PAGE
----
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What Is Your “Transformational Question”?

Questions are powerful. Getting to the right answer begins with asking the right question. A particularly probing question can press us toward new perspectives, new insights, new methods. A very few questions–just the right questions–can stimulate wide-scale transformation

The Power of a Transformational Question

Robert Quinn relates the experience of consultant Kurt Wright who was working for a huge software project that involved a $100 million dollar contract. 400 hundred engineers were 38 months into a 60-month schedule. The project was slipping behind every month and was now 18 months behind. Worse still, if the project was not on schedule within 10 months, the contract required the company to pay a $30 million penalty. Disaster was 10 months away.

What would you do? Crack the whip and urge people on? Fire the managers responsible for the slippage and hire new ones? Give up?

After many conversations with people involved in the project Wright concluded that he had to change the fundamental “scripts” that were controlling the workers’ assumptions and behaviors. To galvanize everyone’s efforts and establish a new positive vision he concluded that it was necessary to change the underlying question. In short, those 400 engineers and managers needed a new and transformational question.

What would it take to finish one week early?

The question had to be creative, frame-breaking, and visionary. It had to capture imagination and motivate wholehearted commitment. Through a series of two-day retreats, Wright finally hit on the critical transformational question: “What would it take to finish this project one week early?”

On the surface, Quinn says, the question was ridiculous. Everyone was already trying to finish the project “on time” in a 5 year contract “one week early” is hardly different from on time. Besides that, going from 18 months behind to one week early seemed an impossible goal. And yet the question was powerful. It rewrote the underlying script by injecting a new frame for conversation. A few people began to take the foolish question seriously and then more joined in.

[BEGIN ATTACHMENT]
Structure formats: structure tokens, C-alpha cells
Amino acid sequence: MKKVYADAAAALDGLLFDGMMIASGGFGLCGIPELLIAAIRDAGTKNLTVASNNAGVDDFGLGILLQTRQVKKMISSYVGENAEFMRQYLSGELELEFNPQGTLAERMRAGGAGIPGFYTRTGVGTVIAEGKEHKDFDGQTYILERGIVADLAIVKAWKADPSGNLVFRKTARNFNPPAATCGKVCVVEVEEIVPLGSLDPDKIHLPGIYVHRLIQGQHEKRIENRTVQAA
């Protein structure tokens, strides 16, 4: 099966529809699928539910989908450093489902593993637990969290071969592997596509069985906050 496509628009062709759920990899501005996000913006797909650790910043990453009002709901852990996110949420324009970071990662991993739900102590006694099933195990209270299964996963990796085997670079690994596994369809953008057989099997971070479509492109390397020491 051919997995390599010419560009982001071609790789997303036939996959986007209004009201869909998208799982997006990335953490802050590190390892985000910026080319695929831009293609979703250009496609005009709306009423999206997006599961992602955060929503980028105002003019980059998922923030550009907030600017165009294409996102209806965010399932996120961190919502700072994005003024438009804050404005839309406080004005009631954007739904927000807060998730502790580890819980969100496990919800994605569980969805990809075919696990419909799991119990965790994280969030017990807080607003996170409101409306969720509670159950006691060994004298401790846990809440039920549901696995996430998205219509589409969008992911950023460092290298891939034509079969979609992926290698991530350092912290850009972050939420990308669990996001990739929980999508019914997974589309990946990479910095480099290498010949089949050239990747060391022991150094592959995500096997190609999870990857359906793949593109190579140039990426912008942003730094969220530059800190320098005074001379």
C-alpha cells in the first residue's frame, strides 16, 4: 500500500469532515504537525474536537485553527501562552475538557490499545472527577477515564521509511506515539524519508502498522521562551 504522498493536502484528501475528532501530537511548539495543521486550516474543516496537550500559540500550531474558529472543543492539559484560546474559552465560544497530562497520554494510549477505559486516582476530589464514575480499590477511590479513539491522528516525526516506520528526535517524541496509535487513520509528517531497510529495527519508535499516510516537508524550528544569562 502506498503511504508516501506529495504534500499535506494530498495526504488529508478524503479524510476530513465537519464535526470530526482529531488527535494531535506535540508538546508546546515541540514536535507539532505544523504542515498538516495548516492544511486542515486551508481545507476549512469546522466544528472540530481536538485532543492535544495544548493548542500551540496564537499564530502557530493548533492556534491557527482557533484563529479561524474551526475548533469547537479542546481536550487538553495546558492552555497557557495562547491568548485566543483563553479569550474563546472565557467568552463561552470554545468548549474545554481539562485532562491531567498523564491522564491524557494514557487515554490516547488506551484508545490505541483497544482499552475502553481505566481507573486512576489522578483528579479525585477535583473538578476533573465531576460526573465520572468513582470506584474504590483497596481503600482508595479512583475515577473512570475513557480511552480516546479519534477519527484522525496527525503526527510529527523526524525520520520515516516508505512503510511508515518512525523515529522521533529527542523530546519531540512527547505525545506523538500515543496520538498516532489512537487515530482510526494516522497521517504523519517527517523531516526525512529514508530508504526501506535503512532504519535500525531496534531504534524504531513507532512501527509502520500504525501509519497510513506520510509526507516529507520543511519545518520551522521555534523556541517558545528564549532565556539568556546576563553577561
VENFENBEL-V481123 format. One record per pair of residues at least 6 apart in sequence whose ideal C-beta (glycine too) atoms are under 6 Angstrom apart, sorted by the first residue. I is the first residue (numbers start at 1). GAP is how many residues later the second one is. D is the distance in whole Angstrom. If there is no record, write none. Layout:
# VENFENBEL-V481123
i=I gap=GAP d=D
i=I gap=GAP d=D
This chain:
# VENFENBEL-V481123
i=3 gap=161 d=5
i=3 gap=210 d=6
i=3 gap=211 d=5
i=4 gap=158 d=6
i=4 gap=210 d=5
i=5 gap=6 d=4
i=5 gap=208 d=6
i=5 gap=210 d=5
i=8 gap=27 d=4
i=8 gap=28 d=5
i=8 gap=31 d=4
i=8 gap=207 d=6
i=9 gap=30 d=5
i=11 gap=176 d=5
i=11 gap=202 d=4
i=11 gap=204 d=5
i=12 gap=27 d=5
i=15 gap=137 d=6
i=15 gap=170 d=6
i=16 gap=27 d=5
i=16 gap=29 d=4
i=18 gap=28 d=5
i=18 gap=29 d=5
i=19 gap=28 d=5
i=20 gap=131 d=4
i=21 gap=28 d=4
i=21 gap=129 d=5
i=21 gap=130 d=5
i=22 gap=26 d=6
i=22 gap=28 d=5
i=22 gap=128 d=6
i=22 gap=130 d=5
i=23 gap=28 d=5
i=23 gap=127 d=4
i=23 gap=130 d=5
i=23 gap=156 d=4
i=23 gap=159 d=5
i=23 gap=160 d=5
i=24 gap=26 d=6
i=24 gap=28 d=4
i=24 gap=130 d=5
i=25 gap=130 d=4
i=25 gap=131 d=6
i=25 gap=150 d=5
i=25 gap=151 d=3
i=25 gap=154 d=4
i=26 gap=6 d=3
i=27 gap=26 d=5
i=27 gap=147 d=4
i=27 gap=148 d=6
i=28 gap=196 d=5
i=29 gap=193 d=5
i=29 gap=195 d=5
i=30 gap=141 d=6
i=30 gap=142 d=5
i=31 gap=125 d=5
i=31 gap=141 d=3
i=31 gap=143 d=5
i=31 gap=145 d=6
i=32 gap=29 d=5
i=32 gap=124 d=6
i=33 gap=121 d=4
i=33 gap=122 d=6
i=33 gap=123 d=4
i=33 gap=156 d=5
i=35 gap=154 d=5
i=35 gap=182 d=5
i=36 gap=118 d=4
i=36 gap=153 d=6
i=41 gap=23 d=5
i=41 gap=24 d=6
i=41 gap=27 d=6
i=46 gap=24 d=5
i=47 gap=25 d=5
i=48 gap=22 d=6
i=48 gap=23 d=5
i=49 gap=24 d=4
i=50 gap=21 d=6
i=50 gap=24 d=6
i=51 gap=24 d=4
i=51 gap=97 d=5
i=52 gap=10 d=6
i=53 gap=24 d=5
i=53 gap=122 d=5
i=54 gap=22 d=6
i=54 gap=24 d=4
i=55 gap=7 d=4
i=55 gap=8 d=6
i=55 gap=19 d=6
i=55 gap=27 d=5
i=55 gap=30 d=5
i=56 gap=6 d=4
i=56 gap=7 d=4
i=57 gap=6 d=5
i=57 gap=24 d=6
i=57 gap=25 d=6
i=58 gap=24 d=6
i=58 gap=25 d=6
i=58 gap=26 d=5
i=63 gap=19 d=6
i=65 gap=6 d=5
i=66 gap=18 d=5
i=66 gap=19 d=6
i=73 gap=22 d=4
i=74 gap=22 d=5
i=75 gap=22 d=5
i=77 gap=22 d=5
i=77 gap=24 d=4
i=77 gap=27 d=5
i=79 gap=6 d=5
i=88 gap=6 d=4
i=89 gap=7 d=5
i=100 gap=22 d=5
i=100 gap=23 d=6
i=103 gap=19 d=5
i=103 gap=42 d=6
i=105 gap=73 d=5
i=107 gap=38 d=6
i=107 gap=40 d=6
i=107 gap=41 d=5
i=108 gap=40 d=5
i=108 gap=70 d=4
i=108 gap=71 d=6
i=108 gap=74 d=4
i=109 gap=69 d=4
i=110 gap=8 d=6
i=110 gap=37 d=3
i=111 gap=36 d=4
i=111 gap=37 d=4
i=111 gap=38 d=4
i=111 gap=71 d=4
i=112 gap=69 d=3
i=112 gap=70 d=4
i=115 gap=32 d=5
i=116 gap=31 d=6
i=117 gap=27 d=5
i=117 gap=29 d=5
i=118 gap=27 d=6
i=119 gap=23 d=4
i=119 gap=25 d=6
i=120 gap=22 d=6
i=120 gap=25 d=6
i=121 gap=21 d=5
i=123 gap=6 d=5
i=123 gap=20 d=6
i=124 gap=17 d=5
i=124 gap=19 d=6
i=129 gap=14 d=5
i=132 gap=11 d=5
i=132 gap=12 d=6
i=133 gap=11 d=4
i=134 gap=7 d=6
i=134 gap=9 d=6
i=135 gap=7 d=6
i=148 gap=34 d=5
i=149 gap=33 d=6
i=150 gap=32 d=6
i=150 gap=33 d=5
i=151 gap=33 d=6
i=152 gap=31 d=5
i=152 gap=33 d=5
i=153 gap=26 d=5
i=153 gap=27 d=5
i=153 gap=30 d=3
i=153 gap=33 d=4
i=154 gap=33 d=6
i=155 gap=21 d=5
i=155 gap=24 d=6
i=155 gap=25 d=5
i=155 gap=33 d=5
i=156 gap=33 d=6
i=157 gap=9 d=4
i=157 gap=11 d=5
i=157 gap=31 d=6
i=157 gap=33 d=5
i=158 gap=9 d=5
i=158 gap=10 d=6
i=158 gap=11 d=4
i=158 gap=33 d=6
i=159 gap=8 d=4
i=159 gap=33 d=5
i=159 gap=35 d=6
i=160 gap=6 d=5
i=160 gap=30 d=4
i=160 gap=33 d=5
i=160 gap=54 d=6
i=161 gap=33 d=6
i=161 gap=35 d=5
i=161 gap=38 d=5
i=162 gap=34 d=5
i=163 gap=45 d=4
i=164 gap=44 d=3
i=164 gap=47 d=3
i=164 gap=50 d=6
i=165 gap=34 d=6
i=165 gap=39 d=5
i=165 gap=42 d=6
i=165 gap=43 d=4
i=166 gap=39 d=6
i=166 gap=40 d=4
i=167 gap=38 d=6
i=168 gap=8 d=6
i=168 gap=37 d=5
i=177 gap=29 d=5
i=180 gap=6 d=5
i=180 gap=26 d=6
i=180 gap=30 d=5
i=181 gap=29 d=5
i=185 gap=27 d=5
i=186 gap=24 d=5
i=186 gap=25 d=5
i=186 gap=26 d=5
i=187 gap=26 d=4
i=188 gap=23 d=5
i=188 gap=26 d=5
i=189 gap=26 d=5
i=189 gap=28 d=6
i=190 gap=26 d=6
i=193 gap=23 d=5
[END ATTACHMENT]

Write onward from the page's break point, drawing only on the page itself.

Why was Wright’s question so powerful? Because it stimulated a process of “rewriting the script” that explained the team’s situation and governed their actions. Quinn summarizes it this way:

“Although his question seemed foolish, it tapped into the latent strengths of the organization. Instead of dwelling on everything that was going wrong and asking how it could be fixed, it changed a problem into a quest.”

Eventually the project finished on time and $15 million under budget. The $30 million penalty was avoided. For this reason Wright says, the question ended being worth $45 million. This is the power of a transformational question at work to focus attention in a new direction, refresh expectations, and establish a new goal orientation.

What Is Your Transformational Question?

To ask such a question there is no need to assume that conditions are bad or that things are not working. Even a good organization can become better. However, it is true that we are currently moving through a time of deep change.

Change involves asking new questions and looking for new answers.

So here’s my question for you. Can you think of a question? A single, visionary, transformational question? Suppose you could only ask one question. Not three. Not two. Just one.

What one question would you propose that would have the power to change your course indelibly toward a more energized and fruitful future?

The story of Kurt Wright is taken from Robert Quinn, Building the Bridge As You Walk On It (San Francisco: Wiley, 2004), 122-124.

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Guy Saffold

I’ve observed leaders for many years, always asking the question, “What should a person do to lead in more Christian ways?” It’s often not an easy question to answer in the midst of the day-to-day events that whirl around a leader. Here I explore some of the dilemmas and answers. I also post some devotional thoughts about the application of biblical teaching.